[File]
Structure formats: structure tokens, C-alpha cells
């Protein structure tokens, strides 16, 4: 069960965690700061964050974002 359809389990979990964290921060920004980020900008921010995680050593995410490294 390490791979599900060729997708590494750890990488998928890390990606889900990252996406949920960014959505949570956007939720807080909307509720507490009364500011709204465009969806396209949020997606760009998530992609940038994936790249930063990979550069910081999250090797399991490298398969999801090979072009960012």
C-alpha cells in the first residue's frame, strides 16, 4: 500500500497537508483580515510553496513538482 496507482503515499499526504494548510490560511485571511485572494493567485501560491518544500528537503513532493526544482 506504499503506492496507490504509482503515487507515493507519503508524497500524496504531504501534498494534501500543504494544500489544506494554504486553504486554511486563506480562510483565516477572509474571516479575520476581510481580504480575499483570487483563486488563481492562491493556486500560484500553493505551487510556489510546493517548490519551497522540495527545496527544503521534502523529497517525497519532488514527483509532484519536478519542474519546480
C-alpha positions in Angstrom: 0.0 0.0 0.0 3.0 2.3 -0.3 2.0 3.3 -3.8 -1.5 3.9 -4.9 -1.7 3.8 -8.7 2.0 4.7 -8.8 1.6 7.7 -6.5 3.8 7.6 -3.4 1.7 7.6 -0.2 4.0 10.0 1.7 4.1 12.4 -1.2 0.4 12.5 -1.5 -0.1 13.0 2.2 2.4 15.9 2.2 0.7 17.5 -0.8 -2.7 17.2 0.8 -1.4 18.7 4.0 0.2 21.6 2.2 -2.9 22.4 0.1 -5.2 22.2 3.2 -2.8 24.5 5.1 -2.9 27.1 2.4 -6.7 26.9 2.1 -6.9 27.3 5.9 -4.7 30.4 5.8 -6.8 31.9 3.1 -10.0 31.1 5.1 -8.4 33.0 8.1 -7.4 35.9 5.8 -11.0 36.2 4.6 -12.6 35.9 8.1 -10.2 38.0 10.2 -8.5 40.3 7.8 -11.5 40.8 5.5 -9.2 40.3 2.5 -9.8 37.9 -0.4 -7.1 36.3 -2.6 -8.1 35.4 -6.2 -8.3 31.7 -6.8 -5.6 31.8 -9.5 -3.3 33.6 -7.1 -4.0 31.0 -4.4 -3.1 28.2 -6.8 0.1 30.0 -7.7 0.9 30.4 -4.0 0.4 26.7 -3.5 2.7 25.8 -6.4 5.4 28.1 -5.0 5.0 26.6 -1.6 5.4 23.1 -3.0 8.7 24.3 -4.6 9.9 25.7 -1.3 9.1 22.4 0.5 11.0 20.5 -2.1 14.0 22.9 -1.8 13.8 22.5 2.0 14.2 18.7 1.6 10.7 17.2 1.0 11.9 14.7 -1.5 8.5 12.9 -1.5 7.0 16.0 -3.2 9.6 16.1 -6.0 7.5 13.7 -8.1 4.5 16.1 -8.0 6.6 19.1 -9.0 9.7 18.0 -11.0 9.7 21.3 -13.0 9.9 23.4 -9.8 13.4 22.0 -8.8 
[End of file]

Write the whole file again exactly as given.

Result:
Structure formats: structure tokens, C-alpha cells
């Protein structure tokens, strides 16, 4: 069960965690700061964050974002 359809389990979990964290921060920004980020900008921010995680050593995410490294 390490791979599900060729997708590494750890990488998928890390990606889900990252996406949920960014959505949570956007939720807080909307509720507490009364500011709204465009969806396209949020997606760009998530992609940038994936790249930063990979550069910081999250090797399991490298398969999801090979072009960012």
C-alpha cells in the first residue's frame, strides 16, 4: 500500500497537508483580515510553496513538482 496507482503515499499526504494548510490560511485571511485572494493567485501560491518544500528537503513532493526544482 506504499503506492496507490504509482503515487507515493507519503508524497500524496504531504501534498494534501500543504494544500489544506494554504486553504486554511486563506480562510483565516477572509474571516479575520476581510481580504480575499483570487483563486488563481492562491493556486500560484500553493505551487510556489510546493517548490519551497522540495527545496527544503521534502523529497517525497519532488514527483509532484519536478519542474519546480
C-alpha positions in Angstrom: 0.0 0.0 0.0 3.0 2.3 -0.3 2.0 3.3 -3.8 -1.5 3.9 -4.9 -1.7 3.8 -8.7 2.0 4.7 -8.8 1.6 7.7 -6.5 3.8 7.6 -3.4 1.7 7.6 -0.2 4.0 10.0 1.7 4.1 12.4 -1.2 0.4 12.5 -1.5 -0.1 13.0 2.2 2.4 15.9 2.2 0.7 17.5 -0.8 -2.7 17.2 0.8 -1.4 18.7 4.0 0.2 21.6 2.2 -2.9 22.4 0.1 -5.2 22.2 3.2 -2.8 24.5 5.1 -2.9 27.1 2.4 -6.7 26.9 2.1 -6.9 27.3 5.9 -4.7 30.4 5.8 -6.8 31.9 3.1 -10.0 31.1 5.1 -8.4 33.0 8.1 -7.4 35.9 5.8 -11.0 36.2 4.6 -12.6 35.9 8.1 -10.2 38.0 10.2 -8.5 40.3 7.8 -11.5 40.8 5.5 -9.2 40.3 2.5 -9.8 37.9 -0.4 -7.1 36.3 -2.6 -8.1 35.4 -6.2 -8.3 31.7 -6.8 -5.6 31.8 -9.5 -3.3 33.6 -7.1 -4.0 31.0 -4.4 -3.1 28.2 -6.8 0.1 30.0 -7.7 0.9 30.4 -4.0 0.4 26.7 -3.5 2.7 25.8 -6.4 5.4 28.1 -5.0 5.0 26.6 -1.6 5.4 23.1 -3.0 8.7 24.3 -4.6 9.9 25.7 -1.3 9.1 22.4 0.5 11.0 20.5 -2.1 14.0 22.9 -1.8 13.8 22.5 2.0 14.2 18.7 1.6 10.7 17.2 1.0 11.9 14.7 -1.5 8.5 12.9 -1.5 7.0 16.0 -3.2 9.6 16.1 -6.0 7.5 13.7 -8.1 4.5 16.1 -8.0 6.6 19.1 -9.0 9.7 18.0 -11.0 9.7 21.3 -13.0 9.9 23.4 -9.8 13.4 22.0 -8.8 